By Terrence Casey
Dementia may play a larger role in US mortality than standard statistics show, according to research published in JAMA Neurology.
Former Penn Memory Center trainee Jordan Weiss, PhD, and co-authors studied more than 7,000 adults in a nationally representative cohort and combined the data with cause-of-death records on death certificates. They found that “the estimated percentage of deaths attributable to dementia was 2.7 times that calculated from vital statistics data on the underlying cause of death.” The authors explain that underreporting could be because of comorbidities and/or missing diagnoses.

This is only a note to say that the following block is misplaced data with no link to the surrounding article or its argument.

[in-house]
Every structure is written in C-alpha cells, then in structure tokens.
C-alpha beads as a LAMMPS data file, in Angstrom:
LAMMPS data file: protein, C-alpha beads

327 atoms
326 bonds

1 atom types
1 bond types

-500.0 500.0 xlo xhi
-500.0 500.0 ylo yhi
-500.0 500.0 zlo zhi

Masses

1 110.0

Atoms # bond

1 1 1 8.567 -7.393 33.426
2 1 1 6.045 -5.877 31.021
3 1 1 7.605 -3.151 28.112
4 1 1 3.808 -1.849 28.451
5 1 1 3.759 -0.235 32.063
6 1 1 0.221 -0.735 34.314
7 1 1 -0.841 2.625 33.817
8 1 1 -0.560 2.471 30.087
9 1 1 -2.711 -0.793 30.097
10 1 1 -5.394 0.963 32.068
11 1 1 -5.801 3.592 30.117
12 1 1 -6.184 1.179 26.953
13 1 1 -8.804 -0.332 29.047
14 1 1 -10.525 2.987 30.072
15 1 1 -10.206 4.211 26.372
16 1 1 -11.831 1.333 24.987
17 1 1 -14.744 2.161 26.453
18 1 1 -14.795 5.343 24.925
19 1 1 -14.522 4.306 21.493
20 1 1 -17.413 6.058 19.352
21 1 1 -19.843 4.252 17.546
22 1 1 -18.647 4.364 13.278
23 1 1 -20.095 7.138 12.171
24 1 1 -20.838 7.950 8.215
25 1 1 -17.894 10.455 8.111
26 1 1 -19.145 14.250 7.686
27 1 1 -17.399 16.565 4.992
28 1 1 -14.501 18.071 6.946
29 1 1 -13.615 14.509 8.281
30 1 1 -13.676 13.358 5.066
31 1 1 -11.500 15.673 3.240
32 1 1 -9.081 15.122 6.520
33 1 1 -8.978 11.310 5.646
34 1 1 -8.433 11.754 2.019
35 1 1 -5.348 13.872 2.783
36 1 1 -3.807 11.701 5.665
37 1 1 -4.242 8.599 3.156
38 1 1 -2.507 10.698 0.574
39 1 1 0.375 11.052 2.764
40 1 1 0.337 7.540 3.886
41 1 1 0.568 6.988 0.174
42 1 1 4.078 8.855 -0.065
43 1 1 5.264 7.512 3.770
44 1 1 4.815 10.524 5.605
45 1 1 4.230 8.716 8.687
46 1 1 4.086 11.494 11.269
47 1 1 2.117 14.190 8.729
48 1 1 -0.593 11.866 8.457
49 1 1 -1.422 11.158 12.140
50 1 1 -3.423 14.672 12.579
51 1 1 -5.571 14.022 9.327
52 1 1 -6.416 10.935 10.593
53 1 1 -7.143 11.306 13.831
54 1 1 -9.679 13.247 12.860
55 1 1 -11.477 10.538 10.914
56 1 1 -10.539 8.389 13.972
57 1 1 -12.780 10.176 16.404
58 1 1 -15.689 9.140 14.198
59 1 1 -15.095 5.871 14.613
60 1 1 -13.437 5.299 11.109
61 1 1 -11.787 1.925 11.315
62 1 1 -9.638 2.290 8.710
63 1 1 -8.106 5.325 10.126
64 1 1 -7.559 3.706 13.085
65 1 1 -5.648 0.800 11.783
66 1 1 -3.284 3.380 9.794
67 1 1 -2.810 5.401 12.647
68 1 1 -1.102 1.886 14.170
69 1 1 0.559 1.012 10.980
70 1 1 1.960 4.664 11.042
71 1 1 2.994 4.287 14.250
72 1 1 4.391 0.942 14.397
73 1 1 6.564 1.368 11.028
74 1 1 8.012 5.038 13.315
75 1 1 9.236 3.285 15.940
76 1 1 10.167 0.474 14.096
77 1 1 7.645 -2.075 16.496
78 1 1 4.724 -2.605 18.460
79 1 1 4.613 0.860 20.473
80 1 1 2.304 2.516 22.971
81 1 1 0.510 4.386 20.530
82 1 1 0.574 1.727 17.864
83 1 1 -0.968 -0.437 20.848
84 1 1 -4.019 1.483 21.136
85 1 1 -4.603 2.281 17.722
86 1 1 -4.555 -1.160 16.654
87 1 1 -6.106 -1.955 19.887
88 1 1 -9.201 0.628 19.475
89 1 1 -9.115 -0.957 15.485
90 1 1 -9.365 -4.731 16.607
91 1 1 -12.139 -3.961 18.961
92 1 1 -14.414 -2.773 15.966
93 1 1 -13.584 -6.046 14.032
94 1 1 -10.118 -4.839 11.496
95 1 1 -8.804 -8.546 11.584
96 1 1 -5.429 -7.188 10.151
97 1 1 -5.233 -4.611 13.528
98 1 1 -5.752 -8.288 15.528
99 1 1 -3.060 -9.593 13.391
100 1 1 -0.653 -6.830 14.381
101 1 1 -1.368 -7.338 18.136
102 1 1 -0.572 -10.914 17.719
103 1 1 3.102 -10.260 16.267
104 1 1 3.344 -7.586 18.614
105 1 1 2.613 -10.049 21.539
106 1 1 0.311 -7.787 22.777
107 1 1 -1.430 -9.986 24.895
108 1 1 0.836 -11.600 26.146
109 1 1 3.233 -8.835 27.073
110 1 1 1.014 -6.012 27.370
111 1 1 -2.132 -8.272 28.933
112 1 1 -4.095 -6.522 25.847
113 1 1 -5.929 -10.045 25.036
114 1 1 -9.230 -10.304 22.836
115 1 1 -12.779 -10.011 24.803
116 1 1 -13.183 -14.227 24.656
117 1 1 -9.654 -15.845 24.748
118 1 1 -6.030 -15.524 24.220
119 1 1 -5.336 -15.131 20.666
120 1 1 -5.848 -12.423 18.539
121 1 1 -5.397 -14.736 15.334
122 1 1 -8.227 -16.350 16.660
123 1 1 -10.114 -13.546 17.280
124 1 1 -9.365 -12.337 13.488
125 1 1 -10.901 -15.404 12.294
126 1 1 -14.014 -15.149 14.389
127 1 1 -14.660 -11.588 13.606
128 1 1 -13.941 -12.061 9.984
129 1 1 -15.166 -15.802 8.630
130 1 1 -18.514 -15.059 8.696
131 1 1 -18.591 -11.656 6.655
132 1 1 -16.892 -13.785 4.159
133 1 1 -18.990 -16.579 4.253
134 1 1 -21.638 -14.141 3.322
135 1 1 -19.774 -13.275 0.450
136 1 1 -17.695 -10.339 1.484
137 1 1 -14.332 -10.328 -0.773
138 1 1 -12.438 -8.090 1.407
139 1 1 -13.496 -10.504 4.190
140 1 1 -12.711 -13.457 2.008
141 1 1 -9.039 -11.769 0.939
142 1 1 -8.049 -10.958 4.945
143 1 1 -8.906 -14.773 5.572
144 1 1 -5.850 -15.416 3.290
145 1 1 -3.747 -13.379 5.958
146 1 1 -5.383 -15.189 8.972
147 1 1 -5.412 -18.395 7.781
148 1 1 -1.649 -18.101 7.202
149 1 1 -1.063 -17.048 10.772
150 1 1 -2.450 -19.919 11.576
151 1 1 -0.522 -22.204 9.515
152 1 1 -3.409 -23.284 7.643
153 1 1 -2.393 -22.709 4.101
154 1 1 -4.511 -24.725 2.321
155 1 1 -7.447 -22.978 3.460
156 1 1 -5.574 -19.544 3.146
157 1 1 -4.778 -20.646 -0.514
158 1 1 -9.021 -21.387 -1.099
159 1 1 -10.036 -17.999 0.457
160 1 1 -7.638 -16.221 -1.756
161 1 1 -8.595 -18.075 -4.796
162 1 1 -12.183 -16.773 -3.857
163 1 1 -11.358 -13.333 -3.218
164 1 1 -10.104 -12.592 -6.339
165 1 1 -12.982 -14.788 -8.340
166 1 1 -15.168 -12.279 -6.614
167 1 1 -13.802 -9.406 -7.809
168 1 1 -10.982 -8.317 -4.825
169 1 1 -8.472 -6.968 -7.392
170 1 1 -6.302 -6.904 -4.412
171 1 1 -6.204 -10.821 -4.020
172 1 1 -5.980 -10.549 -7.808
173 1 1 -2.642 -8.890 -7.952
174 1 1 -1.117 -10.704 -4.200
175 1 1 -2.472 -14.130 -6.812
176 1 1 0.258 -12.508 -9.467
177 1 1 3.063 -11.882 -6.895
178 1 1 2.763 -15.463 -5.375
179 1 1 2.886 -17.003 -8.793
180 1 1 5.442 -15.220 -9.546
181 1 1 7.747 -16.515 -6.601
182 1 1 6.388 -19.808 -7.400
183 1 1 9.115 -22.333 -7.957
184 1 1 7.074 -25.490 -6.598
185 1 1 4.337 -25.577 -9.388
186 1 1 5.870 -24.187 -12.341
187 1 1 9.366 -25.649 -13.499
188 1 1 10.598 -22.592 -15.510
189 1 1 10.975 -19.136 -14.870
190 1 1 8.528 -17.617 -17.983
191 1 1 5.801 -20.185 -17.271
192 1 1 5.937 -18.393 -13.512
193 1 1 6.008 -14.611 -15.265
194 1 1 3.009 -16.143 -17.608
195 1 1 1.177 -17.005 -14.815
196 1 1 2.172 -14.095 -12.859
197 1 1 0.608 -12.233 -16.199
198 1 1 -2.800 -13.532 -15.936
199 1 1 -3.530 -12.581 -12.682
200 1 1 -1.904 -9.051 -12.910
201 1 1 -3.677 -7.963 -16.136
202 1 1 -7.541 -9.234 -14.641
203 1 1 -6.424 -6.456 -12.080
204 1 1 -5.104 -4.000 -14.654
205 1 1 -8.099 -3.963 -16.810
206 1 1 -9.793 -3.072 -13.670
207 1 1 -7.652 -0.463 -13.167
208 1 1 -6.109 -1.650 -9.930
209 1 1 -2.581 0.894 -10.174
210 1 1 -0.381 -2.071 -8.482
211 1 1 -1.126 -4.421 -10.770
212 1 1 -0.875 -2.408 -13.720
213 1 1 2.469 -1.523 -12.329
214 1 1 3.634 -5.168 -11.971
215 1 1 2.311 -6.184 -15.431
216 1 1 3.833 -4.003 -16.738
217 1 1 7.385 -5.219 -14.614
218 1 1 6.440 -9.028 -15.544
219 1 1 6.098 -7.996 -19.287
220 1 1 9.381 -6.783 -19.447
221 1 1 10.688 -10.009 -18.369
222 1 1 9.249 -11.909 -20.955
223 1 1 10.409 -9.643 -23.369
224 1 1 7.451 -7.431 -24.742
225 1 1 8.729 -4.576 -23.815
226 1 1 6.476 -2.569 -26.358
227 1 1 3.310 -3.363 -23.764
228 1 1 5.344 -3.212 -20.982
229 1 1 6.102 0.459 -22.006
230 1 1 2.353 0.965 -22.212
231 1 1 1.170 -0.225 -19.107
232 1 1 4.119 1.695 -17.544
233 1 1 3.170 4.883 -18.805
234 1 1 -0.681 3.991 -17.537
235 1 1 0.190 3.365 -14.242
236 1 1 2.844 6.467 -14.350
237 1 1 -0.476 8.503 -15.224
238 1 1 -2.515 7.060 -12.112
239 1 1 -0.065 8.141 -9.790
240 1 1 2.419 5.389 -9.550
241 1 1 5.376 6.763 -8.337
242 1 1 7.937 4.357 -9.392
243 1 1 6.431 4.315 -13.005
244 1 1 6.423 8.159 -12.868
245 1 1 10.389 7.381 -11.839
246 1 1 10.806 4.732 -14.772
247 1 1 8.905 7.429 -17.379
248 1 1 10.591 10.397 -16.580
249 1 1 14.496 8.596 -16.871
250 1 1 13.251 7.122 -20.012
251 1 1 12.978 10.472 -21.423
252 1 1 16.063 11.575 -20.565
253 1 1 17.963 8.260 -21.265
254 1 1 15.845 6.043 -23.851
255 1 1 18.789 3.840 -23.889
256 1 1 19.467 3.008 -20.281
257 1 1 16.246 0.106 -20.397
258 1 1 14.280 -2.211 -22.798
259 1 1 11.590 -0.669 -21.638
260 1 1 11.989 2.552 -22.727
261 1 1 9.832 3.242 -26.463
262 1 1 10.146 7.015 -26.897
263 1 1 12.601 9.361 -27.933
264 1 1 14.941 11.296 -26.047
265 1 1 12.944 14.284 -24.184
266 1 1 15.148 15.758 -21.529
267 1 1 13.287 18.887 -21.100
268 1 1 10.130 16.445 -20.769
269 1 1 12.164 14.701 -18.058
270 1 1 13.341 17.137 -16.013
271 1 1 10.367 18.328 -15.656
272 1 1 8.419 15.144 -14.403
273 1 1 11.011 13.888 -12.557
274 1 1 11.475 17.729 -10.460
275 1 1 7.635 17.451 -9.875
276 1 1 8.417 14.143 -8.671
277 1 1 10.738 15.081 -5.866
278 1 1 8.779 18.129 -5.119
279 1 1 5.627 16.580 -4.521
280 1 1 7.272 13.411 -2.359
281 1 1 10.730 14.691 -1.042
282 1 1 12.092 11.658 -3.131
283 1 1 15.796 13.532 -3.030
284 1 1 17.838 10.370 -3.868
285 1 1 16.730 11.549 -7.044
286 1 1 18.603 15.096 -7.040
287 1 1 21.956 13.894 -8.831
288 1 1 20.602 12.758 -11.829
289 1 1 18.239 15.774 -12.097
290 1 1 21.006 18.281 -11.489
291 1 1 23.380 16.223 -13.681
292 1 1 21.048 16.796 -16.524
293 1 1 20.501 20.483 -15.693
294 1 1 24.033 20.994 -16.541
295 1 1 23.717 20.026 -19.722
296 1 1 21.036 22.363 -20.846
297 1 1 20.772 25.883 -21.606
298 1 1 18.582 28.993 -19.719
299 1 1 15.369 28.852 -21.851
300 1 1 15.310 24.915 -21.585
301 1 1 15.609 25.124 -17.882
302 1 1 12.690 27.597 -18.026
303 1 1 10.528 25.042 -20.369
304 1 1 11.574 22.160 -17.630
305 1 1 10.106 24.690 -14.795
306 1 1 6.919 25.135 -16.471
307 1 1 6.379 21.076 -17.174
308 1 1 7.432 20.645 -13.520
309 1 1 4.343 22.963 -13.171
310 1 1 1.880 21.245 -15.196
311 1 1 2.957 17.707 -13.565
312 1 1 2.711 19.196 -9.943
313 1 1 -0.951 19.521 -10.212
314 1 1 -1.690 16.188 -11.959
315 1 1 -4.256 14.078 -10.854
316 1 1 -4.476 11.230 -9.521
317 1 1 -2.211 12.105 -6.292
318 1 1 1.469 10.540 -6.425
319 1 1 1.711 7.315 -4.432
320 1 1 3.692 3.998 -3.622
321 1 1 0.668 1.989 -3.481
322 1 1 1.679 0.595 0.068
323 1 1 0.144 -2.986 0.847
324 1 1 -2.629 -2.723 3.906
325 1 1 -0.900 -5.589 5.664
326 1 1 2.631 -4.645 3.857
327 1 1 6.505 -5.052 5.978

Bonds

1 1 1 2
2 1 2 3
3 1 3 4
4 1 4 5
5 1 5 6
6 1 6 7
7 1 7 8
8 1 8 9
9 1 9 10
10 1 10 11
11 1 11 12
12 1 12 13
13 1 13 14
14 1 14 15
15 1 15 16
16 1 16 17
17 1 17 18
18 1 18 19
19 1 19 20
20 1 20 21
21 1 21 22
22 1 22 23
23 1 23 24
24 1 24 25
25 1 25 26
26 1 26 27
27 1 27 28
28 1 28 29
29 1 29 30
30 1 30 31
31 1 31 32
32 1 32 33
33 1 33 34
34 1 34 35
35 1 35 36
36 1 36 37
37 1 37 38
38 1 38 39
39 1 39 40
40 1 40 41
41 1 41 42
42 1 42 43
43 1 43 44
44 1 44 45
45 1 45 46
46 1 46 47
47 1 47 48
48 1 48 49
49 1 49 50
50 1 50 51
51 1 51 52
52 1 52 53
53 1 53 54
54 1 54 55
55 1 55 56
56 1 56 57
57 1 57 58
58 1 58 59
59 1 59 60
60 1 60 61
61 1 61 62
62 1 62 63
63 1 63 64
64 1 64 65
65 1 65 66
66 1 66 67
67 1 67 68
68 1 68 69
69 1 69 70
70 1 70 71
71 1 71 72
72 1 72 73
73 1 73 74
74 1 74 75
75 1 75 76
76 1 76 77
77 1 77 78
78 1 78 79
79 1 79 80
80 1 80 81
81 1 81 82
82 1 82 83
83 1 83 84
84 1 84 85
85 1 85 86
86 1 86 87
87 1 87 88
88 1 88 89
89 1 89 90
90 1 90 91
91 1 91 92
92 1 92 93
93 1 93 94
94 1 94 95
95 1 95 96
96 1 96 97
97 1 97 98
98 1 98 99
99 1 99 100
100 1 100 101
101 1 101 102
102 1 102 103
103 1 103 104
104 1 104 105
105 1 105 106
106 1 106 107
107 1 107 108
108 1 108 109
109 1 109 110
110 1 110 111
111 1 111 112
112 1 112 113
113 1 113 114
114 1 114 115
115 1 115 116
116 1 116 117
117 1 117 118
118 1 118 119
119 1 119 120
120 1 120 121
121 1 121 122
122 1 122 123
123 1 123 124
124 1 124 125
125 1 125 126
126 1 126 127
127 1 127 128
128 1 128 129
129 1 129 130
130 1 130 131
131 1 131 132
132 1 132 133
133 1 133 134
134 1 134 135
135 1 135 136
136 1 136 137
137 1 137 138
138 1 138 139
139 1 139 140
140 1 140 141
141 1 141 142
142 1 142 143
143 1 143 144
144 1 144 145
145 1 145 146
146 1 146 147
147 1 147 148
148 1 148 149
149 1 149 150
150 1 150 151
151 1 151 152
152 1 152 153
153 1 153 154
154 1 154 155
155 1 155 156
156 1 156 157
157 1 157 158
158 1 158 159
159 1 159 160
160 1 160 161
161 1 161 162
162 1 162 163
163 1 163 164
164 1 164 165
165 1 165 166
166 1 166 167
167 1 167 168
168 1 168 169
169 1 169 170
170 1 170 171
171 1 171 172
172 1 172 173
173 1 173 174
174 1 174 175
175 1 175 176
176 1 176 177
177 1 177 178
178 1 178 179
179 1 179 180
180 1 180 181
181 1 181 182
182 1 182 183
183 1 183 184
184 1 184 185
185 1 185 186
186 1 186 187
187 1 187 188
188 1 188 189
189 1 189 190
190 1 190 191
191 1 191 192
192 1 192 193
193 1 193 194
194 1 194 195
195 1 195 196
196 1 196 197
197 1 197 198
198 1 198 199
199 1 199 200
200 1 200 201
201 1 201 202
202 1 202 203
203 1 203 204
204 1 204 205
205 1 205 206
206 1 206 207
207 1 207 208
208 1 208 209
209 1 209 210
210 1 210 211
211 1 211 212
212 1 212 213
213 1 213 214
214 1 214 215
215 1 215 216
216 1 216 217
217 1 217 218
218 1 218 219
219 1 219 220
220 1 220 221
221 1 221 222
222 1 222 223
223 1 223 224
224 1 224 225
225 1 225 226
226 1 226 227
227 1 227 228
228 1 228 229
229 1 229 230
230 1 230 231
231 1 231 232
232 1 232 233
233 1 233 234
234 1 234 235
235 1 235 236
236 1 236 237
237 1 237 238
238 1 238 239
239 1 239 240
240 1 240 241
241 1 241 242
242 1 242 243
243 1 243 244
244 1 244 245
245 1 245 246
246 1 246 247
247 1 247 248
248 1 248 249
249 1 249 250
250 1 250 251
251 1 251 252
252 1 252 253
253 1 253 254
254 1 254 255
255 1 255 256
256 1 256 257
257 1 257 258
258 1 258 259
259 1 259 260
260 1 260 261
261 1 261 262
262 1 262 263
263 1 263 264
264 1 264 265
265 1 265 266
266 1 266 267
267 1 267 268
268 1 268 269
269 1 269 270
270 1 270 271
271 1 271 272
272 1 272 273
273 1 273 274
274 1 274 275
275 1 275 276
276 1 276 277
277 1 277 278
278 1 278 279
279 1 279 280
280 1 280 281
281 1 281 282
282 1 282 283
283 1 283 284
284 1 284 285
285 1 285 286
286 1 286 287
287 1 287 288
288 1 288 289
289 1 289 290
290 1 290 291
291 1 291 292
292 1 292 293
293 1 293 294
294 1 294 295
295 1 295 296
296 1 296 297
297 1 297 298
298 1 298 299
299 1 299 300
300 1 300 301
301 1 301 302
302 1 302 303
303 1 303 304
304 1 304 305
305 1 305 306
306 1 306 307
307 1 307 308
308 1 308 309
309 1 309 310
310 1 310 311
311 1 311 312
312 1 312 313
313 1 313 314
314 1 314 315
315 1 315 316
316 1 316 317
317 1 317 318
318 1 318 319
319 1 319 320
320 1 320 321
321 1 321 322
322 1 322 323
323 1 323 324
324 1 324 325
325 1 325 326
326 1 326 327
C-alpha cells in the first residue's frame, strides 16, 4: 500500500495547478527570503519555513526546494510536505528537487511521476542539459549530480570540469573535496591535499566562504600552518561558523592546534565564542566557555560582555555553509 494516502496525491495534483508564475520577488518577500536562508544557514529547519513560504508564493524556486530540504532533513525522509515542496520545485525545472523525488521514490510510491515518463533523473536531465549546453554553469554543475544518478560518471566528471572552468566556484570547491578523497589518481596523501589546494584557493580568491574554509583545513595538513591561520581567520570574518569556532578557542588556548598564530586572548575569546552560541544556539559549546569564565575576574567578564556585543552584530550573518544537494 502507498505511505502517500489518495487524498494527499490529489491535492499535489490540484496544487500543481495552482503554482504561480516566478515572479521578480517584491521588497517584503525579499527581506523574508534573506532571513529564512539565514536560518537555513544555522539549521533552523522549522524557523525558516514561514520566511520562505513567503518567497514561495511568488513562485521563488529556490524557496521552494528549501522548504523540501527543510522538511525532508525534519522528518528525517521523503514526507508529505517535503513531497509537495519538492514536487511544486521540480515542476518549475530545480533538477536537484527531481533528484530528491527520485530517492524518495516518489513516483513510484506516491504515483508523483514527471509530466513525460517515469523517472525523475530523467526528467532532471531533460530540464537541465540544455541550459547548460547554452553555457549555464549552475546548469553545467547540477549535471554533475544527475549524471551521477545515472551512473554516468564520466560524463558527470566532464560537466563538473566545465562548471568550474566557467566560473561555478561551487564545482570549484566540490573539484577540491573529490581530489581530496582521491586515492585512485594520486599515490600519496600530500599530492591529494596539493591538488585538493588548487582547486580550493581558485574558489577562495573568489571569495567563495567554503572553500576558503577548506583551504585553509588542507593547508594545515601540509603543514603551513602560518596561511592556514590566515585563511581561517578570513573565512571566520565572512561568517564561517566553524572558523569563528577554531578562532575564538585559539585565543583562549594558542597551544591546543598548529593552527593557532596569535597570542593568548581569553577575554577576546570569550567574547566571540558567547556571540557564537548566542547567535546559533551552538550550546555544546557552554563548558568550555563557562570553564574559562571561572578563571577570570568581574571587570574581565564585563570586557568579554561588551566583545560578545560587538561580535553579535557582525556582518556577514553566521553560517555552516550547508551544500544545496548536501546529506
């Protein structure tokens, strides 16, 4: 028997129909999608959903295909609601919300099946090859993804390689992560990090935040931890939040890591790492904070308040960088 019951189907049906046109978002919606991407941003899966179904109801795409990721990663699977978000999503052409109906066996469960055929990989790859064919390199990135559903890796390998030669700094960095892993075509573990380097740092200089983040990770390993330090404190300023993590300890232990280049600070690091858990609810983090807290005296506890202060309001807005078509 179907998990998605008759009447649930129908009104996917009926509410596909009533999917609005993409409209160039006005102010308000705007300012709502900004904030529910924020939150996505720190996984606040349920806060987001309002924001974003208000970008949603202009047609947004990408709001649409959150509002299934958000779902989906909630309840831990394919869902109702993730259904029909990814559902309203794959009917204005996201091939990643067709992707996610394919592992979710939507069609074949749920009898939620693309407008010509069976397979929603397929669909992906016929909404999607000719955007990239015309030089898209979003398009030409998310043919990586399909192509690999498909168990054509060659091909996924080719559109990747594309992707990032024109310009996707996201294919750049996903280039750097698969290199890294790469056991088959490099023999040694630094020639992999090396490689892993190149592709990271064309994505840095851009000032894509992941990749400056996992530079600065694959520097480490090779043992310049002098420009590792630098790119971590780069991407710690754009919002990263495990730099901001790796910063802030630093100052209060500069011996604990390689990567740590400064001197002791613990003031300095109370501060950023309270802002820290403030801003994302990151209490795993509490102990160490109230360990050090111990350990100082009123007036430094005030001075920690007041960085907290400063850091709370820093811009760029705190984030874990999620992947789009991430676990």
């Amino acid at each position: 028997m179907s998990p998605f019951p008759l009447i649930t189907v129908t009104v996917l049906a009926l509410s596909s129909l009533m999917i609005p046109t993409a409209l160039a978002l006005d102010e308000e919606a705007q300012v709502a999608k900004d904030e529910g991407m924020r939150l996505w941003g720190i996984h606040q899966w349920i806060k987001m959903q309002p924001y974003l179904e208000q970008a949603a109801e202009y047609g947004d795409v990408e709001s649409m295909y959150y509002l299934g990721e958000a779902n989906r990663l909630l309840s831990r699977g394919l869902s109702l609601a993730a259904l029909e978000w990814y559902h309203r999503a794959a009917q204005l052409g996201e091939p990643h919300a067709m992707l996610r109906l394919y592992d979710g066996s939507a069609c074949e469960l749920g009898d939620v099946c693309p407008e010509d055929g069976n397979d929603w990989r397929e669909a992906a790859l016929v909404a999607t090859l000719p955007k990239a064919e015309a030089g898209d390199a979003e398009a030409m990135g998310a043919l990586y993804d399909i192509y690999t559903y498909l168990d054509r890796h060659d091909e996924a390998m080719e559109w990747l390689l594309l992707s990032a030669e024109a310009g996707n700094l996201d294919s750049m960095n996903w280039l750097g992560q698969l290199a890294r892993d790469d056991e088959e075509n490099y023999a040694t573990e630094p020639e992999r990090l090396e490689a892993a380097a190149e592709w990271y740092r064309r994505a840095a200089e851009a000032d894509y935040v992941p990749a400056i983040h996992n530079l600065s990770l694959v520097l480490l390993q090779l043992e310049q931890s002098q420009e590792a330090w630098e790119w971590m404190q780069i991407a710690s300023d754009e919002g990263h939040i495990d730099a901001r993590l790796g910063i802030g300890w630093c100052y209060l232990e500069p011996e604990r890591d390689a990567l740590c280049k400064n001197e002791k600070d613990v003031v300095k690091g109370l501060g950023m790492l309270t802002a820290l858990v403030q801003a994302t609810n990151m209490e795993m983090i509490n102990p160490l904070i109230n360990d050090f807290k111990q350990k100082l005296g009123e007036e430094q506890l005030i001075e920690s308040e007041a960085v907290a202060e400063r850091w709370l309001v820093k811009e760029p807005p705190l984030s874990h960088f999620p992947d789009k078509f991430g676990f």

The results further support the need to expand population-based interventions focused on dementia prevention and care, authors said.
“Our findings suggest that the mortality burden associated with dementia may be greater than recognized. Moreover, racial and ethnic disparities in dementia mortality may be underestimated,” Dr. Weiss said. “Together, these results highlight the importance of expanding dementia prevention, care, and awareness in a culturally sensitive way to address the disproportionate burden of dementia faced by underrepresented minorities.”